Spatial distributive effects of public green space and COVID-19 infection in London.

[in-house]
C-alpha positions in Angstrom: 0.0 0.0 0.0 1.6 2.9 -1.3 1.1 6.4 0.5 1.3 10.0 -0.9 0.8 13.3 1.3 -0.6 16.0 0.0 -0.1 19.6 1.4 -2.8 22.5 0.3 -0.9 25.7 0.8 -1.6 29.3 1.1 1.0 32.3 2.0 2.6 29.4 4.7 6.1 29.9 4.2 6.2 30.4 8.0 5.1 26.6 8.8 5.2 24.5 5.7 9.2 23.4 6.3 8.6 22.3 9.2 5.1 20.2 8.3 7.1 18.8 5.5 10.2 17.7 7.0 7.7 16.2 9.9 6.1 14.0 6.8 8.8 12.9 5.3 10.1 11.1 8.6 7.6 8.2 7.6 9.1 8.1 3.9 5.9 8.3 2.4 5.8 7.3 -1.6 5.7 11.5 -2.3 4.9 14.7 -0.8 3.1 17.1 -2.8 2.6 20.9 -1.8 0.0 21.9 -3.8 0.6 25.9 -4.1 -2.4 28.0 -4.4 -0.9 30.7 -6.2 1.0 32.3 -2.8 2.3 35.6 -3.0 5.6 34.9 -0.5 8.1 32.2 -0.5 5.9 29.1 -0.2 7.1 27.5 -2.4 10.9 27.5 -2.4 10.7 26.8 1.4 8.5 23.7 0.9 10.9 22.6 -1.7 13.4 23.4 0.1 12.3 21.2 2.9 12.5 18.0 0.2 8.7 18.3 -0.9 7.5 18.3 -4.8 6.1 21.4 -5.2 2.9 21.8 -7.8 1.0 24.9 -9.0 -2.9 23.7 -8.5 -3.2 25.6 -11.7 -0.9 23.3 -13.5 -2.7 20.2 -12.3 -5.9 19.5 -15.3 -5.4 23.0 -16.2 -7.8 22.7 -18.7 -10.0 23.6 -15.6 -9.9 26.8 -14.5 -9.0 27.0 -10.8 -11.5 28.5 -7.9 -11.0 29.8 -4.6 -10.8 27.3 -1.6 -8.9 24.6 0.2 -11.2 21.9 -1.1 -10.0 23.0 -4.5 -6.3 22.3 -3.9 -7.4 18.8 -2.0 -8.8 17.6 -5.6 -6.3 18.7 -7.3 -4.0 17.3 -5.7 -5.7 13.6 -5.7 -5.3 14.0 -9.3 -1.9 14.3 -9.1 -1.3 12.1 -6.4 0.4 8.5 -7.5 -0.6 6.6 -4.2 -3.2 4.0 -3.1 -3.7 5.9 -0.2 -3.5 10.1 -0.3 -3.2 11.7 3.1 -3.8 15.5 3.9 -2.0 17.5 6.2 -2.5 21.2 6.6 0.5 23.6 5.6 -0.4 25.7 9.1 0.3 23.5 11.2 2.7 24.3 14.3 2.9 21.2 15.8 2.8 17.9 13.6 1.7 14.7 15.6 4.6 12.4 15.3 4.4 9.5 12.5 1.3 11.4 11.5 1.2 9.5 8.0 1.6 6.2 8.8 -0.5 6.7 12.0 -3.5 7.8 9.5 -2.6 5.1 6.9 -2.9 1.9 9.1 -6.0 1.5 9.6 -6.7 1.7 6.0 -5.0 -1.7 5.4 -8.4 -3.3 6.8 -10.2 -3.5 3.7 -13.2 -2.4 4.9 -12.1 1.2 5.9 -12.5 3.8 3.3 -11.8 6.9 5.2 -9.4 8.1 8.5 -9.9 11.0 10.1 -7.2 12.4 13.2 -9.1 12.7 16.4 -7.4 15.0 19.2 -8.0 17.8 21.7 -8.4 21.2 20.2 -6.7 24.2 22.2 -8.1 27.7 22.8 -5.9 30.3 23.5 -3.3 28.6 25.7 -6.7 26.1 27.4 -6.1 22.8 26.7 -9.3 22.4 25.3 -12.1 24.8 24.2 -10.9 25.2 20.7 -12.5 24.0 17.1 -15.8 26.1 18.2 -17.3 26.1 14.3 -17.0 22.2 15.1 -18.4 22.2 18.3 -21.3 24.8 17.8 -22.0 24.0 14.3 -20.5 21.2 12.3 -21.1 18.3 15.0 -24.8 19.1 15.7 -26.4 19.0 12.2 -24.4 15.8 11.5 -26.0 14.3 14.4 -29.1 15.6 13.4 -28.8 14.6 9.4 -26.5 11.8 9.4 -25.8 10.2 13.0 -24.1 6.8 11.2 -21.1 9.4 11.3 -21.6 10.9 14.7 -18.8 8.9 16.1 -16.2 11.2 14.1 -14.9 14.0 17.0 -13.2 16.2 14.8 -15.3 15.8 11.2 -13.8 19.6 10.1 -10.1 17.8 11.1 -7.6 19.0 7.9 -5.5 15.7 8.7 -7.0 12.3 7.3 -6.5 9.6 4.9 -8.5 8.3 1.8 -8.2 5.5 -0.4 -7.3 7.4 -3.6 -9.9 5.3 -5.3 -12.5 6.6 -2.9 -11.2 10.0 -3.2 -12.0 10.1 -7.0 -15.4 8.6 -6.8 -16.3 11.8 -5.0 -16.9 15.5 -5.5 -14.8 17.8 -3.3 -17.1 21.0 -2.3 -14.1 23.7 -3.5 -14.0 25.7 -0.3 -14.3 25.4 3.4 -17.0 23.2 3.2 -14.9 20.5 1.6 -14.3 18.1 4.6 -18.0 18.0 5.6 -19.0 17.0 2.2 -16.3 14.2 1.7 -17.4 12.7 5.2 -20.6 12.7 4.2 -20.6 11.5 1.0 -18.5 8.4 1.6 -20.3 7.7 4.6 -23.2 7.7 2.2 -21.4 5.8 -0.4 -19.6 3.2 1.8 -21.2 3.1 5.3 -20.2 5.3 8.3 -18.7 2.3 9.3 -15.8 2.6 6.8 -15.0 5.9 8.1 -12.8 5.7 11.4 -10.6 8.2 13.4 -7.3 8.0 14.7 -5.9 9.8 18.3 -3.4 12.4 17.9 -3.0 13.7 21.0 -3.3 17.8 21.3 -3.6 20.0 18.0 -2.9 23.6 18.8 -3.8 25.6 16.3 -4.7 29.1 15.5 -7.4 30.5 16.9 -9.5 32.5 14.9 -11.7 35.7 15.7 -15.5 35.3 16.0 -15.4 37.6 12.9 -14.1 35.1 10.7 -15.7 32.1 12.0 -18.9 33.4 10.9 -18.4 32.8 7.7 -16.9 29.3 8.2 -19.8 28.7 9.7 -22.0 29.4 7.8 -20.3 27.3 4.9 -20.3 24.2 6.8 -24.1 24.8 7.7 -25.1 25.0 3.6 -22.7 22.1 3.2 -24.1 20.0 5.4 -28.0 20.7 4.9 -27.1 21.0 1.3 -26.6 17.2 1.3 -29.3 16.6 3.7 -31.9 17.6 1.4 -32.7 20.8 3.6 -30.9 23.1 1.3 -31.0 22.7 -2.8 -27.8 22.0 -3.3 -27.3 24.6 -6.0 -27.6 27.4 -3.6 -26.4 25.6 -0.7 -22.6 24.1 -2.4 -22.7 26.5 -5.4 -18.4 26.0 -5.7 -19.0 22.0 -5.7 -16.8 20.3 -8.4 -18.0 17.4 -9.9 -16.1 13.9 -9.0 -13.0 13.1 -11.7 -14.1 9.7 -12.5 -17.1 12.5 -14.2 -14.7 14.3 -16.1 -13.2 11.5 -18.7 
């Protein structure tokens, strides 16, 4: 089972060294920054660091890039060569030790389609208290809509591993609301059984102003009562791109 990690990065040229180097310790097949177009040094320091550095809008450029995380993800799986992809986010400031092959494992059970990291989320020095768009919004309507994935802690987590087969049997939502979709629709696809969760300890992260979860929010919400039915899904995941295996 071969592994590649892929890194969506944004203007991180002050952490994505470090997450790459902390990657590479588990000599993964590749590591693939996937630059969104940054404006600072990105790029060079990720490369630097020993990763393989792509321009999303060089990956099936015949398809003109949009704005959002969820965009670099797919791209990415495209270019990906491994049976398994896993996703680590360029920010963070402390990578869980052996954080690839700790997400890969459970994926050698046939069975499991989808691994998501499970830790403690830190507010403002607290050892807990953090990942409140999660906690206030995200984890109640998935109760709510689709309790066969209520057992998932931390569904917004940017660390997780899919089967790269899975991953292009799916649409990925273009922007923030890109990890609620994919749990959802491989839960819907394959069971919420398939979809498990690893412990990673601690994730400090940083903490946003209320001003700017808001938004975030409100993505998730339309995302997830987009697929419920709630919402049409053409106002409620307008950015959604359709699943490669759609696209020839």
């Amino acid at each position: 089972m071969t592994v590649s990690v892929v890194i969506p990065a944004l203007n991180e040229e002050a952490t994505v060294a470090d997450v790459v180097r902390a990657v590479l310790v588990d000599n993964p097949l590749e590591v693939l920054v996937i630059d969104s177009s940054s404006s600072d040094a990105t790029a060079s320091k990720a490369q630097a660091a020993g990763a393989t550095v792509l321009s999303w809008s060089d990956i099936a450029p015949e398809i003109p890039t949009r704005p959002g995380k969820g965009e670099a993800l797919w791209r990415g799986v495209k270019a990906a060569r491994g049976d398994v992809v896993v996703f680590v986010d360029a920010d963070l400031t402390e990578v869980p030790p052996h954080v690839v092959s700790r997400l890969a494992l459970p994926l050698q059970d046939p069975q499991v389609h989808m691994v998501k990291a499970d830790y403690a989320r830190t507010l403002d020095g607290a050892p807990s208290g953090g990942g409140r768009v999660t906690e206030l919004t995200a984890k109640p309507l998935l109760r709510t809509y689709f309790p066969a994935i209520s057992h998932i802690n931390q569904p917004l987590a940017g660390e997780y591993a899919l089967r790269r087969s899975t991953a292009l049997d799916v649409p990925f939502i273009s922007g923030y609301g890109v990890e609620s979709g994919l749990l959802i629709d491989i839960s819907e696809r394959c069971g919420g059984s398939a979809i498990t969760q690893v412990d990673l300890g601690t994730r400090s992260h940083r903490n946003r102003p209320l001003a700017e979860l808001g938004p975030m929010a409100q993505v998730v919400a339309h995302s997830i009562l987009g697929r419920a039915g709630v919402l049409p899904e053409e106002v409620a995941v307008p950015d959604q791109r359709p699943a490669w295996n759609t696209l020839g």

While public green spaces (PGS) are opined to be central in the pandemic recovery, higher accessibility to PGS also mean a higher risk of infection spread from the raised possibility of people encountering each other. This study explores the distributive effects of accessibility of PGS on the COVID-19 cases distribution using a geo-spatially varying network-based risk model at the borough level in London. The coupled effect of social deprivation with accessibility of the PGS was used as an adjustment factor to identify vulnerability. Results indicate that highly connected green spaces with high choice measure were associated with high risk of infection transmission. Socially deprived areas demonstrated higher possibility of infection spread even with moderate connectivity of the PGS. The study demonstrated that only applying a uniform social distancing measure without characterising the infrastructure and social conditions may lead to higher infection transmission.